After we cleverly filled our water balloons while the Baxter guys were in Bible classes (yeah, I felt sort of guilty about that) we stacked our water balloons in our rooms in the closets and locked not only the door but the closet door as well. Out of sight, out of mind, right? We then went out to do our daily activities and projects… whistling all the way. However, a dark, ominous cloud was on the horizon that we did not see… one that we could not prepare for. The keeper of the key.

The Baxter men had an ace in the hole. They had THE ace as a matter of fact. Little did we know that when we left the building that the keeper of the key came forward. Who was the keeper of the key? The dorm had a supervisor. A Baxter student that had a master key that could open every room in the dorm. Yes, THAT keeper of the key. And while we were away working the Baxter men raided our rooms and stole all of our pre-made water balloons. Can you believe that? They cheated! Bible majors at a Christian Bible school… cheating…. The nerve of some people (I am sure you are catching the sarcasm dripping from this blog by now…)

We returned, late in the afternoon, just in time for dinner. The “innocent” Baxter students were eating and laughing and having such a great time. It was obvious to us that they did not know what was in store for them. So we laughed at their silly little jokes and ate our food with joy. The time was at hand. Suddenly, as if a silent alarm went off, we shot out of the cafeteria, across the bridge, up the stairs, and to the rooms. Baxter students went running to the bathrooms to fill their balloons. We laughed with an evil laugh, as we headed to our closets.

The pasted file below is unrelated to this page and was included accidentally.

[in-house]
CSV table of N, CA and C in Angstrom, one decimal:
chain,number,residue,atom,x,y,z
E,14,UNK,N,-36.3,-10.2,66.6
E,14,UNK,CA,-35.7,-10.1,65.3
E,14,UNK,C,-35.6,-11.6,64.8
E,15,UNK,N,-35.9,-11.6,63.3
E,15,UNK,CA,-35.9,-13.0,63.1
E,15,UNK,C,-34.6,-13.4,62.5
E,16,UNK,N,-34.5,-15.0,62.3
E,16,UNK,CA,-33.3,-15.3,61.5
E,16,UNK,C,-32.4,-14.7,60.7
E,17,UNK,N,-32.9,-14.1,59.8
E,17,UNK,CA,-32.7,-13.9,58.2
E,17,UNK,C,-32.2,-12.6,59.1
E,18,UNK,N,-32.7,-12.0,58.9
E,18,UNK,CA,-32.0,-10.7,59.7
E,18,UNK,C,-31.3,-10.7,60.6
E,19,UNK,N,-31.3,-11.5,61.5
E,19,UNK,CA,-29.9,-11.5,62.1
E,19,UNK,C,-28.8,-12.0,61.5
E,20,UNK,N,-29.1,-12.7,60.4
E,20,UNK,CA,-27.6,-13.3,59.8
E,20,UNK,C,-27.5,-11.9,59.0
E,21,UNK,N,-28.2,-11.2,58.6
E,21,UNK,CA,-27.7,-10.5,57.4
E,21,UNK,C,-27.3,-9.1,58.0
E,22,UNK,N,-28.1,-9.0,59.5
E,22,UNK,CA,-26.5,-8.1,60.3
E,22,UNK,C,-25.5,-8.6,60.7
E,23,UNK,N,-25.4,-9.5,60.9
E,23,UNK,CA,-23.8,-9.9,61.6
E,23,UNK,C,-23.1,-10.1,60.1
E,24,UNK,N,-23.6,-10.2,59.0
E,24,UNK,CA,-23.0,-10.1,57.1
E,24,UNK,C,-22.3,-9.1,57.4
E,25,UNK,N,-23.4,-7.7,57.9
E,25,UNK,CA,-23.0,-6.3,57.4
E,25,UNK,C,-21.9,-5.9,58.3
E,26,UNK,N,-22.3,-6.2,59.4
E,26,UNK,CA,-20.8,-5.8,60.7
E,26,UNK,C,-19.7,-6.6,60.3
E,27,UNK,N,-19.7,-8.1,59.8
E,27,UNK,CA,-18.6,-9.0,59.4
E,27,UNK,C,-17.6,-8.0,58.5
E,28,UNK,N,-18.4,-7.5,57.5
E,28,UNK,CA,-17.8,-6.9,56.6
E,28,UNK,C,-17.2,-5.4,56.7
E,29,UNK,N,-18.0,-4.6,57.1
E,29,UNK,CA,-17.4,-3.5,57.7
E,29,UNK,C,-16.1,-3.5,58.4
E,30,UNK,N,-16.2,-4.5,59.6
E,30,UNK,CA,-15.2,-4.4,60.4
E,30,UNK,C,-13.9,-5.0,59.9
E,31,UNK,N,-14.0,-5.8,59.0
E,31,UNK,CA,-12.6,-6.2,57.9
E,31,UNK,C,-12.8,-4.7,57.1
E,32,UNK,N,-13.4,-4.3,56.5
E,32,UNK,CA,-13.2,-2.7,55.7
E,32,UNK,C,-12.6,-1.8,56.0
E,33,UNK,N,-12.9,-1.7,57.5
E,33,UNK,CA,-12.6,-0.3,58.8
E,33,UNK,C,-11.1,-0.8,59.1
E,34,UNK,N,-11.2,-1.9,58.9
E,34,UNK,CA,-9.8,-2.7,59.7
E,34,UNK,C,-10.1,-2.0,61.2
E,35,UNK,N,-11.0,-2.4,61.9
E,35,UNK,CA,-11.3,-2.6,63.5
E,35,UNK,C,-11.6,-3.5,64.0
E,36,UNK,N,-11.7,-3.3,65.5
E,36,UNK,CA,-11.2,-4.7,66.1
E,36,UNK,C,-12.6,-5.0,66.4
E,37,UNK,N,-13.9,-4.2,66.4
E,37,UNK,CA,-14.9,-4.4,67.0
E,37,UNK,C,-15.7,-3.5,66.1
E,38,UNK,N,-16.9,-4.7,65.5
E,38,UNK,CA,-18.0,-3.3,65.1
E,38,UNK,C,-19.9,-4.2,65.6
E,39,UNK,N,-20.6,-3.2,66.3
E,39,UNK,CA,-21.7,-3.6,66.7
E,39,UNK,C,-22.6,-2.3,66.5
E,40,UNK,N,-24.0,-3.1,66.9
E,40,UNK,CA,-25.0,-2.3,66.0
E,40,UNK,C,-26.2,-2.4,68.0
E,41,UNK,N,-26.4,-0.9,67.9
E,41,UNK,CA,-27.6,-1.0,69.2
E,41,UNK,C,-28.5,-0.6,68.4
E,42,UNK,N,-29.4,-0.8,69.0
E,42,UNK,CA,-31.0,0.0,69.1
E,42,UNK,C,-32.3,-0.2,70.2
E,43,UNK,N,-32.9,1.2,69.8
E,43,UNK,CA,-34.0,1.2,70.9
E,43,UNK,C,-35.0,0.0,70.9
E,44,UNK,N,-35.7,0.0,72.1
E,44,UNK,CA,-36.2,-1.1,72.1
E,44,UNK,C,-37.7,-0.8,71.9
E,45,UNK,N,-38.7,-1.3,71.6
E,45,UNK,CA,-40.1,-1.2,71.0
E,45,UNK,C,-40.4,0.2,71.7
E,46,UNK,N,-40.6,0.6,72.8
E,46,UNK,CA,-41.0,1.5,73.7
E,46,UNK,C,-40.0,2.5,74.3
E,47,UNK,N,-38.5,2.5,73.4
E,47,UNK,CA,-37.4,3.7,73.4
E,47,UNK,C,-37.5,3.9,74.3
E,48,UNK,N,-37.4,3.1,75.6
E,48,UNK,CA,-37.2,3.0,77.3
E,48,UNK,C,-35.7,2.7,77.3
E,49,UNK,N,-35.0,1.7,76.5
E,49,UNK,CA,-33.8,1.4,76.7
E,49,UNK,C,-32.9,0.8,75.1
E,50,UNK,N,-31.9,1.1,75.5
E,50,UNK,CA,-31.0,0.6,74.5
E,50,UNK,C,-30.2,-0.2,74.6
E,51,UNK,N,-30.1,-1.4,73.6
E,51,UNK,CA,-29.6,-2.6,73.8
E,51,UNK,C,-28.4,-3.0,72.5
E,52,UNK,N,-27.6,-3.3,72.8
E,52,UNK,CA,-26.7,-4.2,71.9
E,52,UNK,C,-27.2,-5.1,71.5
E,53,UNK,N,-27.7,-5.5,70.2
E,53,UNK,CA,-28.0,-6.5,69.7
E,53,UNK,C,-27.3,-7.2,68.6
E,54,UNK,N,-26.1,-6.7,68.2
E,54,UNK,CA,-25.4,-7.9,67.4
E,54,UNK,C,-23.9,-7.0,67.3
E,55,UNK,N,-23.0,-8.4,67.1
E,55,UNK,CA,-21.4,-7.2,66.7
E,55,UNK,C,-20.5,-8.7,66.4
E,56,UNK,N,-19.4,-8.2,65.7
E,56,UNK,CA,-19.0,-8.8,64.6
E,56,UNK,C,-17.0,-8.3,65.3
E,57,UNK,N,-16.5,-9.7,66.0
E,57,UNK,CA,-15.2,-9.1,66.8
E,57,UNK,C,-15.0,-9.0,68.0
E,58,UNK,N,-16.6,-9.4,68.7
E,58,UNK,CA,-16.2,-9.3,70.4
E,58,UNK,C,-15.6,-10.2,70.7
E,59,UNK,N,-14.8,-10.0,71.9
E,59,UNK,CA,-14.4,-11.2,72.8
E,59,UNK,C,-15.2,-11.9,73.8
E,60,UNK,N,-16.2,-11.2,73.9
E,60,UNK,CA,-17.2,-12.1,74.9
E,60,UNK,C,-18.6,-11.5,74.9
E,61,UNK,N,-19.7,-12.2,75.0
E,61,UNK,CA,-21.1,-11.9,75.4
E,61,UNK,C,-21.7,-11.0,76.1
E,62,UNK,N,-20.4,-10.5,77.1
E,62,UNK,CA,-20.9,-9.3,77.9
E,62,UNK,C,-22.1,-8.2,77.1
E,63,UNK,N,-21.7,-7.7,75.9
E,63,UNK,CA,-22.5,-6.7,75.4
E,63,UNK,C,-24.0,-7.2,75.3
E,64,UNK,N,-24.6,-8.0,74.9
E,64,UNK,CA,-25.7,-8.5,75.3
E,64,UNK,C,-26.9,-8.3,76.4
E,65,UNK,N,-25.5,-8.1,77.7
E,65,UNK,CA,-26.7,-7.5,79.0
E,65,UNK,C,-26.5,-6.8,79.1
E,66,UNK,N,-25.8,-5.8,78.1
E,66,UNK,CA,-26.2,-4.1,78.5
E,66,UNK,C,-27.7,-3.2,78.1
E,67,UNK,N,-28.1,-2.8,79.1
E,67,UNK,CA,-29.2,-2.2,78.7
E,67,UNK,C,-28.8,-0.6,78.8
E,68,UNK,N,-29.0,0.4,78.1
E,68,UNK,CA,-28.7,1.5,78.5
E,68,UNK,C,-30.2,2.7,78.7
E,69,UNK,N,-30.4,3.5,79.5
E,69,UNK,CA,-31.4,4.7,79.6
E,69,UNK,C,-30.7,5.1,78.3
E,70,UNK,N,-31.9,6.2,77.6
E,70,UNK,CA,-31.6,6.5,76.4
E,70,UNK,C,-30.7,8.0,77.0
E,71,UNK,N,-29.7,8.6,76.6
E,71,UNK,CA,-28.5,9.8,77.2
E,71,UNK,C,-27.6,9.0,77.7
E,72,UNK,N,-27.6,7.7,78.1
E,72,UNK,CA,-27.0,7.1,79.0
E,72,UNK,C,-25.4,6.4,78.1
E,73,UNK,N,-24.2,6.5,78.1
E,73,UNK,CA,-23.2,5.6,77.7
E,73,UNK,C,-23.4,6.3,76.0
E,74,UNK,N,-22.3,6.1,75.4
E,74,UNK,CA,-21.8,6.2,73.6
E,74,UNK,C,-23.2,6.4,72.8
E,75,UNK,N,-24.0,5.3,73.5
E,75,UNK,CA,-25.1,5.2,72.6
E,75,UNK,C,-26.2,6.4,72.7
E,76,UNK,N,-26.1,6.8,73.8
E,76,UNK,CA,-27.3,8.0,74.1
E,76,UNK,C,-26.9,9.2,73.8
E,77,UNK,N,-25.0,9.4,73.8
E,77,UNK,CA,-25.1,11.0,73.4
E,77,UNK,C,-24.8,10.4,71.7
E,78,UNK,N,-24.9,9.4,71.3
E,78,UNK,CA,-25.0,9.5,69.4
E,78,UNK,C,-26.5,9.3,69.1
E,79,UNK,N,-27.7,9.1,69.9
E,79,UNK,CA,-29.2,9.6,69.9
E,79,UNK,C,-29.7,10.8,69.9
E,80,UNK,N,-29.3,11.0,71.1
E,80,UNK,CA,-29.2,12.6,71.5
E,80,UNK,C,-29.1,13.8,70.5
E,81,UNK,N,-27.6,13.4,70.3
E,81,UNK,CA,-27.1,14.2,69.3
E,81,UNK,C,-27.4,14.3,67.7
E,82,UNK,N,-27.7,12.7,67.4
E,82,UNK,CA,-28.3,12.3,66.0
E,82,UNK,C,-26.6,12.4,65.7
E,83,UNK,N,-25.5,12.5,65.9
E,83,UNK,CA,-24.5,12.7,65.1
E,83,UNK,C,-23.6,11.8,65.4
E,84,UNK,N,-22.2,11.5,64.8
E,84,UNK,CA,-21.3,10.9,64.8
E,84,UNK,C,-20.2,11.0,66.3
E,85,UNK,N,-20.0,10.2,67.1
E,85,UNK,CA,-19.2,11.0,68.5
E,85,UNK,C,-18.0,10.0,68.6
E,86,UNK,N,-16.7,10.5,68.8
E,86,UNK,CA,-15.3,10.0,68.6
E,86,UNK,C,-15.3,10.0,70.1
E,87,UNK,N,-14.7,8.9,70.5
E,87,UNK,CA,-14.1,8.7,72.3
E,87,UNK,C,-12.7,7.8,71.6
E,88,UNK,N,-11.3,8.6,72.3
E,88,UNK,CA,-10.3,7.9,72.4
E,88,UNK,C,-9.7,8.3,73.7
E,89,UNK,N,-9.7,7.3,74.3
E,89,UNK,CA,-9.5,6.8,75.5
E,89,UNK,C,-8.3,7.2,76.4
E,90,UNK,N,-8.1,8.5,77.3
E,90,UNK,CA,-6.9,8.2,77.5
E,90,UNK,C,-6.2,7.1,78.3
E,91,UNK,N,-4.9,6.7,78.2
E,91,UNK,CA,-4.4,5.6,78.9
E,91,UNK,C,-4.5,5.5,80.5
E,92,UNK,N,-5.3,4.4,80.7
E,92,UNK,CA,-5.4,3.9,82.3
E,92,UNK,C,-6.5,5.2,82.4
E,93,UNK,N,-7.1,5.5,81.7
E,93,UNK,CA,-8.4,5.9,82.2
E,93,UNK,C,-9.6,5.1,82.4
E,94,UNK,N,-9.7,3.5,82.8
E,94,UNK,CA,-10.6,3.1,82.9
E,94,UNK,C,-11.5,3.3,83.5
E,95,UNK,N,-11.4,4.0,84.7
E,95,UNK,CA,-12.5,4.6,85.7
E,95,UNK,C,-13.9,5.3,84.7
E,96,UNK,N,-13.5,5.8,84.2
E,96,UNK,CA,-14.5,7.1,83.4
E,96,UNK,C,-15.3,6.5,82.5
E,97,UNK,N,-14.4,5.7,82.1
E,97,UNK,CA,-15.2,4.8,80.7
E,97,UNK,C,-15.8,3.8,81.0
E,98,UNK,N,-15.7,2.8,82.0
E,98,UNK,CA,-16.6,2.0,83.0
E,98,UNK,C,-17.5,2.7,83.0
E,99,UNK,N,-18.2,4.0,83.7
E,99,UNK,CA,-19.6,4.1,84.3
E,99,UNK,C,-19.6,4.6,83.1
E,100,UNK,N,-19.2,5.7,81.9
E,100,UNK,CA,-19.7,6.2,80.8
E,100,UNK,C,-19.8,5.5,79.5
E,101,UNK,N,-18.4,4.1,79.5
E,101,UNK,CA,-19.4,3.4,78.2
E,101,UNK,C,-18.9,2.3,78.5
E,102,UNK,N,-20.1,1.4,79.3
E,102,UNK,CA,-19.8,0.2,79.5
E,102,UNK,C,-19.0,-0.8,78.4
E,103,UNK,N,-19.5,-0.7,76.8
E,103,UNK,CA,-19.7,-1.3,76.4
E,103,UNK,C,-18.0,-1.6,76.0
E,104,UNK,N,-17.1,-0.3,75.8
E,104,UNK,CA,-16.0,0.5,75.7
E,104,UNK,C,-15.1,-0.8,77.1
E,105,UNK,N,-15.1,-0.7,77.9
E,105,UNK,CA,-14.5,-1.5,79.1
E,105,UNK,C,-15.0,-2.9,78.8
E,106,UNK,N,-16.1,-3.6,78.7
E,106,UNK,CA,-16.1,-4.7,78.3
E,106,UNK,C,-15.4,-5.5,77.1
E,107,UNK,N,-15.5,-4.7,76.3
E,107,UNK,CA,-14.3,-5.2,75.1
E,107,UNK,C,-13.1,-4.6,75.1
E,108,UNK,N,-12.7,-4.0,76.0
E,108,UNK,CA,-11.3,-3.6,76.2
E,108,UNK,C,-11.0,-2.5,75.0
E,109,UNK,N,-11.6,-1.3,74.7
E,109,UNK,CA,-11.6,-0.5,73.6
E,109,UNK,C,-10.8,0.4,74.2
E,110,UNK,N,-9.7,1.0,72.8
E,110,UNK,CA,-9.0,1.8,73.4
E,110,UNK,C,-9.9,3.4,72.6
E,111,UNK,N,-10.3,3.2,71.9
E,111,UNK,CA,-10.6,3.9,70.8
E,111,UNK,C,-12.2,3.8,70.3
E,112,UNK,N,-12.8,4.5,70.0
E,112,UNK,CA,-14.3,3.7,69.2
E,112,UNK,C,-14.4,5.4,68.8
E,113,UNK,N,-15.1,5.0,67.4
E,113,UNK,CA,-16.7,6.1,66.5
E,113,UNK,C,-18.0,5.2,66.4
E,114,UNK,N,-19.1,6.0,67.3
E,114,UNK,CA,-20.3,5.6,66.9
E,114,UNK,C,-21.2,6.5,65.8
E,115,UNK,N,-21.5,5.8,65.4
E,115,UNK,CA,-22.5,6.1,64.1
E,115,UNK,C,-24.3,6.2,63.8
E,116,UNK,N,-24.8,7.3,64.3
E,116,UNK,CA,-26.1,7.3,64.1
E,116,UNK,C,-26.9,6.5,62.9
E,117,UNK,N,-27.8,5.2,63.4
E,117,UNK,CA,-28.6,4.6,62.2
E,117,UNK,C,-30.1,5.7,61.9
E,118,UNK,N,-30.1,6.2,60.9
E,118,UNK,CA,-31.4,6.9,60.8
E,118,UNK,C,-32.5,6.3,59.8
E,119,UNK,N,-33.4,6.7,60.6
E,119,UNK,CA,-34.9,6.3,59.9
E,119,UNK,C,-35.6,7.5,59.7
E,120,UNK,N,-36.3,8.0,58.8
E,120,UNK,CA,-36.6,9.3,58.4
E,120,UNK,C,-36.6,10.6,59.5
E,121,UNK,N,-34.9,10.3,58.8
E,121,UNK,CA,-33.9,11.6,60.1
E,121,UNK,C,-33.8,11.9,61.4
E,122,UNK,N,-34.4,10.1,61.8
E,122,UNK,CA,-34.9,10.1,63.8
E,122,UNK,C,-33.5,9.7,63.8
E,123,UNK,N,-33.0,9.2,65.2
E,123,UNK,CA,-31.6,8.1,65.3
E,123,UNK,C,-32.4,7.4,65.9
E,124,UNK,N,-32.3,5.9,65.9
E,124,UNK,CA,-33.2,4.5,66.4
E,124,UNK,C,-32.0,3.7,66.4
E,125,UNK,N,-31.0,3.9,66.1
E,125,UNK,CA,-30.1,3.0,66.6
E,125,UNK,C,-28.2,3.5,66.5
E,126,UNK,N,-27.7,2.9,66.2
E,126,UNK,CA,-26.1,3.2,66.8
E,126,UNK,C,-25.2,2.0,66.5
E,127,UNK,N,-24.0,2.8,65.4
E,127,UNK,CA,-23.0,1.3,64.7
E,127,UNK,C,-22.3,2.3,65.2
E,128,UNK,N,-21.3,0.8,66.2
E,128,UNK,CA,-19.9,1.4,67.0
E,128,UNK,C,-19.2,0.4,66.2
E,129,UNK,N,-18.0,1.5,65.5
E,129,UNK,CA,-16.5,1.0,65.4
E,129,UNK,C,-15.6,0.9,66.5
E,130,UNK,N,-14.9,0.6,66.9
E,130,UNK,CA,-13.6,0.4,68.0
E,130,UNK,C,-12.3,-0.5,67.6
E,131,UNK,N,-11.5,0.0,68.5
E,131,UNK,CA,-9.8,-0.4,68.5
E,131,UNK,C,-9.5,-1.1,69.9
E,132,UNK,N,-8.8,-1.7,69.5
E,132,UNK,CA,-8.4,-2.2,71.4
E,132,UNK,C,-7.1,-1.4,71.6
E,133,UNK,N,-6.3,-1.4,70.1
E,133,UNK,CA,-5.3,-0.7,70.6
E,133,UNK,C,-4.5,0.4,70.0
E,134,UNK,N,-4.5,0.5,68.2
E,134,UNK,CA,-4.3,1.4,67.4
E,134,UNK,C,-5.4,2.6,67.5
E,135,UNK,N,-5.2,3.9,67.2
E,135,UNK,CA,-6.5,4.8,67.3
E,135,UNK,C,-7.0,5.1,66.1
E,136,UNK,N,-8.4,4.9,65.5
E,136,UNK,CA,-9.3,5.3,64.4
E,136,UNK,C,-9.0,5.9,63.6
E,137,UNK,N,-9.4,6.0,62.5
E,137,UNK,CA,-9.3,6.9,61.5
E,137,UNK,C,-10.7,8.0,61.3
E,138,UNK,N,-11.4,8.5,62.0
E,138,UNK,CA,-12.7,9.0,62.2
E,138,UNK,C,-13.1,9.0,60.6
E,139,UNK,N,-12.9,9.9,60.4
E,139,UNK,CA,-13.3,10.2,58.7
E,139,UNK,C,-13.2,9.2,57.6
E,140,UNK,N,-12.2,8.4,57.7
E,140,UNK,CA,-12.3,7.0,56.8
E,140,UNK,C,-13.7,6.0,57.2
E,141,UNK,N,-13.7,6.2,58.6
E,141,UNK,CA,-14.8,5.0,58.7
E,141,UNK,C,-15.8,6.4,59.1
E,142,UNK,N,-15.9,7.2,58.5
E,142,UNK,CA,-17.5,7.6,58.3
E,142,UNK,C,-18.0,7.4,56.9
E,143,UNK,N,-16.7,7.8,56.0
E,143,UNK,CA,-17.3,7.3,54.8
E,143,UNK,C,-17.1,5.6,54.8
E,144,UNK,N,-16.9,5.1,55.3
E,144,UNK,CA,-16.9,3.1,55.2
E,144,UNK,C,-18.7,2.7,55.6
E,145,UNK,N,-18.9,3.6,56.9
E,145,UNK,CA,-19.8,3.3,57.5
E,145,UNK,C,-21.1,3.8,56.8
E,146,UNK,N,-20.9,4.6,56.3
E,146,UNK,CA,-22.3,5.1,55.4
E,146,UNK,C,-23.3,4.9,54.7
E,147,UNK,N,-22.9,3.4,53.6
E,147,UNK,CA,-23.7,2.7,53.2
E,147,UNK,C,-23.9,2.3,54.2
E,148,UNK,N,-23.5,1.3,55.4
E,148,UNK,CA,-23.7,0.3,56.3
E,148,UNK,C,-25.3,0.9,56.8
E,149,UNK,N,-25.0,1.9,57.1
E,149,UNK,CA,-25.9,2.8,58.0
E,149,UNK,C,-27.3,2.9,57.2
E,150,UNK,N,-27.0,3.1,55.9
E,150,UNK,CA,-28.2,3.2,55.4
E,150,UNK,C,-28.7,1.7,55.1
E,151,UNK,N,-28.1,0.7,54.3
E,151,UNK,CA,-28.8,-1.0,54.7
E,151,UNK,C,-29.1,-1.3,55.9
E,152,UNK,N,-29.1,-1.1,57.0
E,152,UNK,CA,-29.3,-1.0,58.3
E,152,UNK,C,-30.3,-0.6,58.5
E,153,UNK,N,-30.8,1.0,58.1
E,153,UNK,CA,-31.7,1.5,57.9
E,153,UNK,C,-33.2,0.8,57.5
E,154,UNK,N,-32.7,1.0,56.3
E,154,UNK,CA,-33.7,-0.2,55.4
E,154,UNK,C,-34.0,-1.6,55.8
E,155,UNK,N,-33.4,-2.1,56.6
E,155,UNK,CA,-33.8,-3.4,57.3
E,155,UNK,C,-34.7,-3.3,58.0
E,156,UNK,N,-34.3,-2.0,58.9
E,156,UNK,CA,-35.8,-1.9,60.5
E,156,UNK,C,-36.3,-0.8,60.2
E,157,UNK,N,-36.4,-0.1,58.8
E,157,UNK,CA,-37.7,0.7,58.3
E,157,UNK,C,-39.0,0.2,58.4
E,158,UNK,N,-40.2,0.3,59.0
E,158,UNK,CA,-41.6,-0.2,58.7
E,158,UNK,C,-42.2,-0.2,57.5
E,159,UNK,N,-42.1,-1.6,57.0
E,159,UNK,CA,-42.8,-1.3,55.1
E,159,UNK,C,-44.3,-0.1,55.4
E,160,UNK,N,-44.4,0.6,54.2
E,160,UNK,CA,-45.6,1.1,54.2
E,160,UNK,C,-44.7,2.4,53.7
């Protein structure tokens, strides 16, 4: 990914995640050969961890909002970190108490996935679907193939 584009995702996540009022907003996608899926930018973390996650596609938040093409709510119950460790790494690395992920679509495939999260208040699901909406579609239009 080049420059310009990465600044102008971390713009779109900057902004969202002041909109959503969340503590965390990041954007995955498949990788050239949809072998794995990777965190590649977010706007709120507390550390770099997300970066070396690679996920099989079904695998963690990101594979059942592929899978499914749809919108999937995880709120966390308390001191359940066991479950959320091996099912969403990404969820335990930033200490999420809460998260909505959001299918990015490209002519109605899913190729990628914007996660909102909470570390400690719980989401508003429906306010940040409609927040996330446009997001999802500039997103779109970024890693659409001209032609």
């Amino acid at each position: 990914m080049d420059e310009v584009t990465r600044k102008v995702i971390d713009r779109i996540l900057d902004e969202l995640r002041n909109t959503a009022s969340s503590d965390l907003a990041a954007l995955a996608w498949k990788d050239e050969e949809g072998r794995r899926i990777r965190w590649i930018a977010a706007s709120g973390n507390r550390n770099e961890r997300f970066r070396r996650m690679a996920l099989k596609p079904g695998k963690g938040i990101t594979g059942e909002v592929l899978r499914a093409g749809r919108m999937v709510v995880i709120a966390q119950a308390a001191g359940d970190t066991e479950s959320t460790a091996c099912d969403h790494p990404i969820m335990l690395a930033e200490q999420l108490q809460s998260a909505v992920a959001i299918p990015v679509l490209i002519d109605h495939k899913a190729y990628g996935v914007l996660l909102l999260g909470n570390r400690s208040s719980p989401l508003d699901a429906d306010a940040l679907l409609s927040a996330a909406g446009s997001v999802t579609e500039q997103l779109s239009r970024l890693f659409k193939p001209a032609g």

That is when we realized what was going on… and why the Baxter students were having such fun at dinner. We did not have a single water balloon. They had them all. Some of the brave Torchers went outside to try to fill their trashcans with water. They were ballooned down with unbelievable accuracy. Others of us opened up our water bottles and water canteens and went out to do battle. We too were blasted from every direction. Some stayed in their rooms hoping to be left alone. They too were bombed by water balloons through the windows. While they threw OUR water balloons at us they were filling their own. Round 2 is when it got out of control.

Water hoses were located. Torch gained control of the hoses and the high ground. Water was spraying everywhere. Balloons where flying around and buckets of water were being tossed to and fro. It was out of control and we were having a great time. But the Spanish tiled hallways got slippery and as people were running and dodging and jumping and twirling, people began to slip and fall and slide and crash. That is when we broke one of the beautiful, handmade, solid wood doors to one of the rooms. That is also when we broke a couple of windows. Yikes! Houston, we had a problem.

It seems that broken windows are very expensive to replace. And doors. So, the Torch team had to pitch in with spending money to pay for the damages. The powers at hand were not pleased. They were not happy. They did not see a lot of lot of things the way we did. We thought we had just ‘made life more exciting” on campus. They thought we were crazy. We had to clean the mess up and it had to be spotless and perfect by morning. And we did. We cleaned that place like it had never been cleaned before.